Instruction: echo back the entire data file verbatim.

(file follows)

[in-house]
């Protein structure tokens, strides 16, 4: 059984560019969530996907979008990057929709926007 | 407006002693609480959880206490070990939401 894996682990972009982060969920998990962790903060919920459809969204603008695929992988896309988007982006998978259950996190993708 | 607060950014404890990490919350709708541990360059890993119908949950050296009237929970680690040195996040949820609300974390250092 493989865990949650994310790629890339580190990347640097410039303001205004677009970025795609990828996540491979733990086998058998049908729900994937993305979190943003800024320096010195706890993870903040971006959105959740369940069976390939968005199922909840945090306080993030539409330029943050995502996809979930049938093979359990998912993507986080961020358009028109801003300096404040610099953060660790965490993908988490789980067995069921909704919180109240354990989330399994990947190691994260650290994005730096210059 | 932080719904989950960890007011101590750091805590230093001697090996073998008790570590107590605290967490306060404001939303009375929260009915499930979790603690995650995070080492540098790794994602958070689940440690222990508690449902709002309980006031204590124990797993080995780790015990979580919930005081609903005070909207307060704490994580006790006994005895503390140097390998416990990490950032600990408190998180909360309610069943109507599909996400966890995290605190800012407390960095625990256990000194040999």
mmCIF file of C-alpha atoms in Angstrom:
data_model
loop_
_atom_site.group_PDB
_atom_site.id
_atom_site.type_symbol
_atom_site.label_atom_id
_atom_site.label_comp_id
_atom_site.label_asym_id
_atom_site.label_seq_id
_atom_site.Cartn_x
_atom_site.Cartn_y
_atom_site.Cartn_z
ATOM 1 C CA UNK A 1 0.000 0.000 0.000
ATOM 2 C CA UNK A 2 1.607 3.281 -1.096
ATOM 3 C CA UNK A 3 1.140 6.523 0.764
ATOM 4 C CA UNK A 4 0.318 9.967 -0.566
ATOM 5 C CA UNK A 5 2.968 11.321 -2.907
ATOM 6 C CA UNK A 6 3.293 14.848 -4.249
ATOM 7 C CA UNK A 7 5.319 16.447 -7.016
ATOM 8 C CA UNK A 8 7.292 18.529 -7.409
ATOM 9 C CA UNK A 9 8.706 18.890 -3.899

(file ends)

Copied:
[in-house]
């Protein structure tokens, strides 16, 4: 059984560019969530996907979008990057929709926007 | 407006002693609480959880206490070990939401 894996682990972009982060969920998990962790903060919920459809969204603008695929992988896309988007982006998978259950996190993708 | 607060950014404890990490919350709708541990360059890993119908949950050296009237929970680690040195996040949820609300974390250092 493989865990949650994310790629890339580190990347640097410039303001205004677009970025795609990828996540491979733990086998058998049908729900994937993305979190943003800024320096010195706890993870903040971006959105959740369940069976390939968005199922909840945090306080993030539409330029943050995502996809979930049938093979359990998912993507986080961020358009028109801003300096404040610099953060660790965490993908988490789980067995069921909704919180109240354990989330399994990947190691994260650290994005730096210059 | 932080719904989950960890007011101590750091805590230093001697090996073998008790570590107590605290967490306060404001939303009375929260009915499930979790603690995650995070080492540098790794994602958070689940440690222990508690449902709002309980006031204590124990797993080995780790015990979580919930005081609903005070909207307060704490994580006790006994005895503390140097390998416990990490950032600990408190998180909360309610069943109507599909996400966890995290605190800012407390960095625990256990000194040999």
mmCIF file of C-alpha atoms in Angstrom:
data_model
loop_
_atom_site.group_PDB
_atom_site.id
_atom_site.type_symbol
_atom_site.label_atom_id
_atom_site.label_comp_id
_atom_site.label_asym_id
_atom_site.label_seq_id
_atom_site.Cartn_x
_atom_site.Cartn_y
_atom_site.Cartn_z
ATOM 1 C CA UNK A 1 0.000 0.000 0.000
ATOM 2 C CA UNK A 2 1.607 3.281 -1.096
ATOM 3 C CA UNK A 3 1.140 6.523 0.764
ATOM 4 C CA UNK A 4 0.318 9.967 -0.566
ATOM 5 C CA UNK A 5 2.968 11.321 -2.907
ATOM 6 C CA UNK A 6 3.293 14.848 -4.249
ATOM 7 C CA UNK A 7 5.319 16.447 -7.016
ATOM 8 C CA UNK A 8 7.292 18.529 -7.409
ATOM 9 C CA UNK A 9 8.706 18.890 -3.899